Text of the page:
In February 2013, the UK's credit rating was downgraded from AAA to Aa1 by the ratings agency Moodys. A UK government consultation suggested that Scotland would have a "perceived lower creditworthiness" thanks to its smaller number of taxpayers and lack of track record in borrowing.
However, the SNP suggest that, with a lower budget deficit than the UK and North Sea Oil assets worth $1.5 trillion, Scotland would be more likely to reclaim a AAA rating and that almost two-thirds of countries with an AAA rating are small countries with a population of less than 10 million.
According to David Riley of Fitch's credit rating agency, when put under pressure by a House of Commons Treasury Commitee to say that Scotland would not have a AAA credit rating: "With all due respect, I think you are trying to get me to make a pronouncement about a sovereign that currently does not exist and that I do not have the information to make the judgment."Link
After being asked to compare Scotland's position with those of Montenegro and Croatia he said: " I am not aware whereby a newly independent sovereign emerging in Central and Eastern Europe, emerging from the end of the Cold War, has been assigned a AAA rating. But the transition of Scotland from the United Kingdom, I would suggest, would be fairly fundamentally different from the transition of some Eastern European countries, from essentially the former Soviet Empire." Bizzarely, this spawned headlines of Scots 'risk loss of top credit rating if they quit the UK' in the media!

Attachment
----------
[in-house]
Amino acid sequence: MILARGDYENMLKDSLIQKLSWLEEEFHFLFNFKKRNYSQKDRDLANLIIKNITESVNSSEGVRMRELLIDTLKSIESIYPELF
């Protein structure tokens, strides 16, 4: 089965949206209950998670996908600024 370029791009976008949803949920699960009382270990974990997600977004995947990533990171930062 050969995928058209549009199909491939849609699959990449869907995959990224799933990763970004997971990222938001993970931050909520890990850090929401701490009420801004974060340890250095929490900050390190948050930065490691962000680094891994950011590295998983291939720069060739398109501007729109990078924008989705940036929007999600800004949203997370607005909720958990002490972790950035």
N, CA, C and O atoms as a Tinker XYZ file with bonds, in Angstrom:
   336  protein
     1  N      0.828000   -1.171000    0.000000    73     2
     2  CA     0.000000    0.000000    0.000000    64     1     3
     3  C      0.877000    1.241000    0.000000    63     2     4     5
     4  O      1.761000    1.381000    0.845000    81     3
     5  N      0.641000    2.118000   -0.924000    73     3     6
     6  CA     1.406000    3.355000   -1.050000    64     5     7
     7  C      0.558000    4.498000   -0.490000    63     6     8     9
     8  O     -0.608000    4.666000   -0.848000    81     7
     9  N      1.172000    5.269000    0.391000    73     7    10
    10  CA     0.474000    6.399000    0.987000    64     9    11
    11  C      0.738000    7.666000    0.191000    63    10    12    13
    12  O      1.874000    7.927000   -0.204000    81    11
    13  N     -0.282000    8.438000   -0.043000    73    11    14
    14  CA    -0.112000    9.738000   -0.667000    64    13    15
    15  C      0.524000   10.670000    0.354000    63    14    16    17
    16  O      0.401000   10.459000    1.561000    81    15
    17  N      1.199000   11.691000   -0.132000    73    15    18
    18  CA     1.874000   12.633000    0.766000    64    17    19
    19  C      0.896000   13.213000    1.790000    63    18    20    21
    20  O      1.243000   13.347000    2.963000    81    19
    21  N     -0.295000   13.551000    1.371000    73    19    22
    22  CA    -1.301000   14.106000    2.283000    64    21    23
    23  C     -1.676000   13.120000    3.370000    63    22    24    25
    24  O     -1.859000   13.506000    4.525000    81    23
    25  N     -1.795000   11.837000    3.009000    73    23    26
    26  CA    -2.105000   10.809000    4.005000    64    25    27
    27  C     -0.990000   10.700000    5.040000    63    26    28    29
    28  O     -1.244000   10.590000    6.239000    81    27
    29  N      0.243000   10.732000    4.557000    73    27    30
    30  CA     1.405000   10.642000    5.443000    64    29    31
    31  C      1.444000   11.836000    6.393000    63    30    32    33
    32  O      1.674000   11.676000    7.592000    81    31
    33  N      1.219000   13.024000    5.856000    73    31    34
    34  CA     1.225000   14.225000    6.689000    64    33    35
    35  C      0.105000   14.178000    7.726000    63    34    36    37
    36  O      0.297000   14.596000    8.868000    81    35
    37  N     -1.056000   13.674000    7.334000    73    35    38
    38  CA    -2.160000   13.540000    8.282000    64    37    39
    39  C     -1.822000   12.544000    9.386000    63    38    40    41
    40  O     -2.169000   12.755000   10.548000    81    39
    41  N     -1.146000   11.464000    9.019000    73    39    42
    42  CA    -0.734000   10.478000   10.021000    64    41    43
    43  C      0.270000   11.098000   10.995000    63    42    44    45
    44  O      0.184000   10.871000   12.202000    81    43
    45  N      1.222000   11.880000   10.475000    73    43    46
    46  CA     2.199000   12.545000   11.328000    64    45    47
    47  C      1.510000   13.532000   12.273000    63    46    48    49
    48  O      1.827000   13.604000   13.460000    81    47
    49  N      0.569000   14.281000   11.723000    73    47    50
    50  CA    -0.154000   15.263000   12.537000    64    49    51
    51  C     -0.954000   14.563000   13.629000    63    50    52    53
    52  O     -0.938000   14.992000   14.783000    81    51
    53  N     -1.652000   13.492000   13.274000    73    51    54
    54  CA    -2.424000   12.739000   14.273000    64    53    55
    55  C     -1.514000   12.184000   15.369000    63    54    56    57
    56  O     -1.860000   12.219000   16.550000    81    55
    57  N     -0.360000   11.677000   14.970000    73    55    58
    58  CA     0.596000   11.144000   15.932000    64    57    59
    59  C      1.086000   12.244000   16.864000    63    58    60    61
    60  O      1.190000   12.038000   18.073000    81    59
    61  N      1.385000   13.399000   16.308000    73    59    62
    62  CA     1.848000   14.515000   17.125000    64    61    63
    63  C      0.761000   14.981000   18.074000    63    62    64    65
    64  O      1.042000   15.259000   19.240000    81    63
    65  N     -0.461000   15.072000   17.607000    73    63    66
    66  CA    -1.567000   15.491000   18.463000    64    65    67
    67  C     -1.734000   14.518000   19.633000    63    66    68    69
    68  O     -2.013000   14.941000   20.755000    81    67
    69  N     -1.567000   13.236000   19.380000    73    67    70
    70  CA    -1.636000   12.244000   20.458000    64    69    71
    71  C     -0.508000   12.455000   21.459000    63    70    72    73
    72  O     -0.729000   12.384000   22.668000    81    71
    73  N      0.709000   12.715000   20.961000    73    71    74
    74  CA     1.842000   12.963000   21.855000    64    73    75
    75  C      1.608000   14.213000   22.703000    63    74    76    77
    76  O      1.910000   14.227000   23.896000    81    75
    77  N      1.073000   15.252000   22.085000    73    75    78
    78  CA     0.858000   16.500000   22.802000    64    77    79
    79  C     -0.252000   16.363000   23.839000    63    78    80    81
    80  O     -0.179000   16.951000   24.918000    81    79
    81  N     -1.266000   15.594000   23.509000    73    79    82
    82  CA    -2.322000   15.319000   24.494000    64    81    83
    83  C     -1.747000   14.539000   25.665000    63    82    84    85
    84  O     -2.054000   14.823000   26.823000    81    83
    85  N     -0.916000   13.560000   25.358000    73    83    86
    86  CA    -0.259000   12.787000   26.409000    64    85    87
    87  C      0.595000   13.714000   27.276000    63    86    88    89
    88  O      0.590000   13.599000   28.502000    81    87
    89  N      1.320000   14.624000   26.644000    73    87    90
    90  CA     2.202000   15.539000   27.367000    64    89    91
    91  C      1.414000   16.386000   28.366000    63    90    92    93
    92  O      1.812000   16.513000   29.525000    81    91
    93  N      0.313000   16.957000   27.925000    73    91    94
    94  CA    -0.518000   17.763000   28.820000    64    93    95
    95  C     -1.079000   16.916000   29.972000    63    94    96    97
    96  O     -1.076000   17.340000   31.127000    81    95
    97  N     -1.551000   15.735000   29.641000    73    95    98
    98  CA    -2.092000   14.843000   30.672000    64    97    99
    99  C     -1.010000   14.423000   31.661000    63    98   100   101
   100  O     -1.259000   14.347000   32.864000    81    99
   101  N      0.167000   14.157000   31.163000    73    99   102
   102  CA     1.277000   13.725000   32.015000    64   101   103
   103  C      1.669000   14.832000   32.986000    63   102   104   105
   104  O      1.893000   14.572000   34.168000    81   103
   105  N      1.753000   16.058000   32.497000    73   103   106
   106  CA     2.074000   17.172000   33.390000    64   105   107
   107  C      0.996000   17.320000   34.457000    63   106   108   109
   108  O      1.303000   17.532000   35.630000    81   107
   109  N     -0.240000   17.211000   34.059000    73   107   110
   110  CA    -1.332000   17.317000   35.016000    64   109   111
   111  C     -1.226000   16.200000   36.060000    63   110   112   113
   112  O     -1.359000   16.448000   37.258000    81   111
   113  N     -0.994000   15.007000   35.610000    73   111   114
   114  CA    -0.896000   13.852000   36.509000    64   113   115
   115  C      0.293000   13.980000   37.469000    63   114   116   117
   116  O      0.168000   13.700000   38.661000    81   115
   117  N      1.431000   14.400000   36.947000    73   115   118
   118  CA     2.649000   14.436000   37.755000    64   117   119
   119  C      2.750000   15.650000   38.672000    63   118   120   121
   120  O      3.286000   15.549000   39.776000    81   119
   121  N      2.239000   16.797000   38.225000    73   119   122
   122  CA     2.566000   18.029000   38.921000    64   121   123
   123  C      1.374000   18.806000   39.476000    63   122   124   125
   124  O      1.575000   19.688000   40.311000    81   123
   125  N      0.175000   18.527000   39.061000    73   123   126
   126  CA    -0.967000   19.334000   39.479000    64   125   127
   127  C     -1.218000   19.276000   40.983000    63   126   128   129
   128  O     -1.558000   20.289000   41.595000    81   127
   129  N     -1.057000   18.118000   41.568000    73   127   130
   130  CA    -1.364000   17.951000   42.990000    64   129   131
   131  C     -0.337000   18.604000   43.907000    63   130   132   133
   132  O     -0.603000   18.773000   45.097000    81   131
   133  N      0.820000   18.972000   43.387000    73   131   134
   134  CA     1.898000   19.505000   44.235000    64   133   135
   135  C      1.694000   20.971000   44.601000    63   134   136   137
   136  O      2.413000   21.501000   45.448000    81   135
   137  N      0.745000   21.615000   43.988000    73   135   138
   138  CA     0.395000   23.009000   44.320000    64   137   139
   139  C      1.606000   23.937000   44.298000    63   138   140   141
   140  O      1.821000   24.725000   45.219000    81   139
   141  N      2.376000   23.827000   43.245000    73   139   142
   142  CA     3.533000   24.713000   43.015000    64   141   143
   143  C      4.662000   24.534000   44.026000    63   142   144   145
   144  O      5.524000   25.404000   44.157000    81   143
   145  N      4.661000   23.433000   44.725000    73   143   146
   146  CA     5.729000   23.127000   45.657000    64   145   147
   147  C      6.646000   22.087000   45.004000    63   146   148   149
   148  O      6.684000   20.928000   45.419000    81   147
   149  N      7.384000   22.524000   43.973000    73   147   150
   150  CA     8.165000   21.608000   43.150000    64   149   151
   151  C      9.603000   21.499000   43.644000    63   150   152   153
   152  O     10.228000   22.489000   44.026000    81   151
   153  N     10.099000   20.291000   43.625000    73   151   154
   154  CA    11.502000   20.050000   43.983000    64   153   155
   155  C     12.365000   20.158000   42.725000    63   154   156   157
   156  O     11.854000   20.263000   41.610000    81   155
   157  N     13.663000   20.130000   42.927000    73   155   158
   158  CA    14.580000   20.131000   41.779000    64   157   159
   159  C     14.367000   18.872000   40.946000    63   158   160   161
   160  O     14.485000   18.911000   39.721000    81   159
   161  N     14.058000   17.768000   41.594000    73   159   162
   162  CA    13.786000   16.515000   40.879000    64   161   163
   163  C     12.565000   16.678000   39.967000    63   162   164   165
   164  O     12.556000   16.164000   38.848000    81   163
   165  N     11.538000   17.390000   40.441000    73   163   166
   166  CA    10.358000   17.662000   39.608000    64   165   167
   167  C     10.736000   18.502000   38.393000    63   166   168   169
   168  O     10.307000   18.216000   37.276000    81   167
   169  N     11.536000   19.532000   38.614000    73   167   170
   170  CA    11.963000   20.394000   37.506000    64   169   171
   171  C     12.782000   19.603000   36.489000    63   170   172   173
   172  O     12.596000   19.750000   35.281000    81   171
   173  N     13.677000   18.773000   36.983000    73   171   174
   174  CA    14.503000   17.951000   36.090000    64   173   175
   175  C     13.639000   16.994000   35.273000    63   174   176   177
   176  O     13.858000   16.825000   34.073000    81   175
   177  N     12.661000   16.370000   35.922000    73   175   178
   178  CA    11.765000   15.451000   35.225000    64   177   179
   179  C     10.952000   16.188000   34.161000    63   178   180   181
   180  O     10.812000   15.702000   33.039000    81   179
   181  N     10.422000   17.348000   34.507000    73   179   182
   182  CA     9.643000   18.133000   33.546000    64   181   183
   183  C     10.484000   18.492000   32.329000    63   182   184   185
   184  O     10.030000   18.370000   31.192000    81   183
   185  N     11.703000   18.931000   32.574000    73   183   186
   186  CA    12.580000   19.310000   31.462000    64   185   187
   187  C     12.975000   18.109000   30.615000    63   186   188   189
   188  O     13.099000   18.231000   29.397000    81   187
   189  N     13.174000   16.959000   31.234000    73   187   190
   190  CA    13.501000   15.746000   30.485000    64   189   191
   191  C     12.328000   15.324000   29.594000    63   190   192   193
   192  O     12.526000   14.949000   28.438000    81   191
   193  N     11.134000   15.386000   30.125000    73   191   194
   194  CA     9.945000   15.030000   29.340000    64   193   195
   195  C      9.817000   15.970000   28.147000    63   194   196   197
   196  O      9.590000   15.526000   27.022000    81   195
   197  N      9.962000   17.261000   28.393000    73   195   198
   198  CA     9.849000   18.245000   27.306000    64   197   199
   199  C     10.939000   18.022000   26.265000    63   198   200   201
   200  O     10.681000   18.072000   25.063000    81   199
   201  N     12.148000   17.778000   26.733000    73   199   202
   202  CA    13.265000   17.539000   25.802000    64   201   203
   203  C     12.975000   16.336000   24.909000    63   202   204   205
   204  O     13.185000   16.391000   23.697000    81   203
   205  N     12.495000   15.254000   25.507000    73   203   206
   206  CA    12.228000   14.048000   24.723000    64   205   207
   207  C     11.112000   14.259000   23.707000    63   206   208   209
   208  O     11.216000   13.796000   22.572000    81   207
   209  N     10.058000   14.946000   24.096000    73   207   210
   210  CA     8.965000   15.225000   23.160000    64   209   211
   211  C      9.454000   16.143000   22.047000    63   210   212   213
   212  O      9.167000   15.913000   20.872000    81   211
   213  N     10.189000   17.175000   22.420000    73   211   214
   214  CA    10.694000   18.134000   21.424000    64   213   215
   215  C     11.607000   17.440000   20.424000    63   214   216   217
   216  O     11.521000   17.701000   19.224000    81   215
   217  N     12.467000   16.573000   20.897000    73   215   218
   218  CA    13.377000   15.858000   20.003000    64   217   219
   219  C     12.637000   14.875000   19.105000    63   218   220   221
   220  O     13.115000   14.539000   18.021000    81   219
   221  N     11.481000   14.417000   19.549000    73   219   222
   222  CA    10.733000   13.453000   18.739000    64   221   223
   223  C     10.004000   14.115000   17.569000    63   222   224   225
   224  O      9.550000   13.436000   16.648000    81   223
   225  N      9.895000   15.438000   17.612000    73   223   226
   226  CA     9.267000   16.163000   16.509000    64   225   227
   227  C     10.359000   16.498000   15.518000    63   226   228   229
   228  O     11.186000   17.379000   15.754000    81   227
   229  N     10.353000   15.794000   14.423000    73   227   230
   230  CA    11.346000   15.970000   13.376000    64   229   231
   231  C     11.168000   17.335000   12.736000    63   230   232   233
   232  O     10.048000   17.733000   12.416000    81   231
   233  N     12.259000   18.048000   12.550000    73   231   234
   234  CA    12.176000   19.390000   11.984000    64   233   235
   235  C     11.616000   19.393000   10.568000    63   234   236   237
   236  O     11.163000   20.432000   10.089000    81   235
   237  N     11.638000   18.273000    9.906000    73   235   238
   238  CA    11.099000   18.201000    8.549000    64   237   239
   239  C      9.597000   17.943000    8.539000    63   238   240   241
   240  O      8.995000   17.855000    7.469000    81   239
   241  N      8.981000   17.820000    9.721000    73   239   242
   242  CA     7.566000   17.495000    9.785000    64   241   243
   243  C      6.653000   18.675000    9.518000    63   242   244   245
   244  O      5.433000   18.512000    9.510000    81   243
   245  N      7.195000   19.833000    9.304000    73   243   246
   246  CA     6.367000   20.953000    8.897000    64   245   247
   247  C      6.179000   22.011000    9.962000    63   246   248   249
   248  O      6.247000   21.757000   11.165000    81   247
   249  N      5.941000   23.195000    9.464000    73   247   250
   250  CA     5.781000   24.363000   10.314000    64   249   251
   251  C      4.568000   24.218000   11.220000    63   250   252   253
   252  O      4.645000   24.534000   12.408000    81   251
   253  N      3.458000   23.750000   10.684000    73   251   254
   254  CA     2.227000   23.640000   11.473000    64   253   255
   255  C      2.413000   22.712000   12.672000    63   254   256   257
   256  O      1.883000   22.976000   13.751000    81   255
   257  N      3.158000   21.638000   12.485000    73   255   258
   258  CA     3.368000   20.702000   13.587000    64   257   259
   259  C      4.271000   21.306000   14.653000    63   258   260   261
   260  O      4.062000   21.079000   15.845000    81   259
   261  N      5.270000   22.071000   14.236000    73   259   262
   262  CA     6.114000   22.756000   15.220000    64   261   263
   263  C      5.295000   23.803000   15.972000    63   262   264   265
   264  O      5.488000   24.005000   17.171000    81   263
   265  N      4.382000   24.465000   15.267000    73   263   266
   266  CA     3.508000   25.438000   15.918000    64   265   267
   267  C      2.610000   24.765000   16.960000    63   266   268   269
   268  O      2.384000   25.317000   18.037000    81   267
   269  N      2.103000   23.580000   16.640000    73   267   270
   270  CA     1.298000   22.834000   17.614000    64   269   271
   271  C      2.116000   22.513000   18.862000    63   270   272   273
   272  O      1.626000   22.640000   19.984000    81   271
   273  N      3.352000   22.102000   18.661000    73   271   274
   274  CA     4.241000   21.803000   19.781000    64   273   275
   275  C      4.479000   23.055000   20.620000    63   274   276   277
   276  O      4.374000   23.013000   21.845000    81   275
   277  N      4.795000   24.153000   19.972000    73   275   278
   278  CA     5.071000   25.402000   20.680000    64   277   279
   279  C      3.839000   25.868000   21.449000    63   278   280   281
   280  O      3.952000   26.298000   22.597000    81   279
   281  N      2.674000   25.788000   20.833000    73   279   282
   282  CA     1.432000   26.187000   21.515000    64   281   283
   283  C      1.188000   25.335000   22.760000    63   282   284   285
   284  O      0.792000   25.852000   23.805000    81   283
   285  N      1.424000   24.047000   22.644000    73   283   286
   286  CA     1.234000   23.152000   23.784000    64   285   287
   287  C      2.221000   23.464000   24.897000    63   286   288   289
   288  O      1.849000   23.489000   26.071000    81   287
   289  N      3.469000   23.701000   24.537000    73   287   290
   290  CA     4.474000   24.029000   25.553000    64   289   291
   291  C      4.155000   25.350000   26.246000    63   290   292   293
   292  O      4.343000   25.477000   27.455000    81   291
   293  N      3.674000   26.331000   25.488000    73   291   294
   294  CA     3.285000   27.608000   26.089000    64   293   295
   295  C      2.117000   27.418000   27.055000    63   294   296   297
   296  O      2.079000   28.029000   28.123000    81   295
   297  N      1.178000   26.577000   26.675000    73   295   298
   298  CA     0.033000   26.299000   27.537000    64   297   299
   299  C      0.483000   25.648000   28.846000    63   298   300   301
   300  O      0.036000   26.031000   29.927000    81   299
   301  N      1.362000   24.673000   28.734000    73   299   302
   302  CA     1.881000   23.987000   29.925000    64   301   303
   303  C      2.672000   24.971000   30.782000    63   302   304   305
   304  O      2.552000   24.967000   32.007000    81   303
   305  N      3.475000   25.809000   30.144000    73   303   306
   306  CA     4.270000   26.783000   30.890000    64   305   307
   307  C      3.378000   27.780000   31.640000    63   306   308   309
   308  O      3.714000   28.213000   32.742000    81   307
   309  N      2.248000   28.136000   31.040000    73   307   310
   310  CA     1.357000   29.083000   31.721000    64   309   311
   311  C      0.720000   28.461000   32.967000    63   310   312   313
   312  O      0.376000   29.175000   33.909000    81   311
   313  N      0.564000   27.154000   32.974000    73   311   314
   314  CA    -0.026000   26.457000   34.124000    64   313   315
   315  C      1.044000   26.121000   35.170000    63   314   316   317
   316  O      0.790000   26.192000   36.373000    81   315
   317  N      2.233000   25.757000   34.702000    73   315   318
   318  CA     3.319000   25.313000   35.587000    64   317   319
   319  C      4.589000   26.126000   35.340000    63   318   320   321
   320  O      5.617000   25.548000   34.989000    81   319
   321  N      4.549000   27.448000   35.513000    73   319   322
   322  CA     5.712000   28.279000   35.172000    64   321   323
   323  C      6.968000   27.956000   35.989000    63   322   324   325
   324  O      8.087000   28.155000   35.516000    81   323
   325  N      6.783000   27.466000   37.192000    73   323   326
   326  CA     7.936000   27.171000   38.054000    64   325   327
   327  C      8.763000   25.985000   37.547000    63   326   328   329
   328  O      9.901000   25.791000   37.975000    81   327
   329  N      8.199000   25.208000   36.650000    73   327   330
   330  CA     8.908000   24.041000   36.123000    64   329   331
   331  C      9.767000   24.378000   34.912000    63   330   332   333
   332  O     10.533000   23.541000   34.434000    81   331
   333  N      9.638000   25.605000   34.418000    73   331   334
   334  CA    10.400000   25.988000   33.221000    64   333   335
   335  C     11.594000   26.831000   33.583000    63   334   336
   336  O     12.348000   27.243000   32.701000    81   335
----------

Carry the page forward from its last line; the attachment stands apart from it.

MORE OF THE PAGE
Effect of Economic Policies
In June 2013, former Government economist Margret Cuthbert, whose work is cited by all parties, produced a paper for the Jimmy Reid Foundation's Common Weal Project heavily criticising the effect of UK government economic policies on Scotland.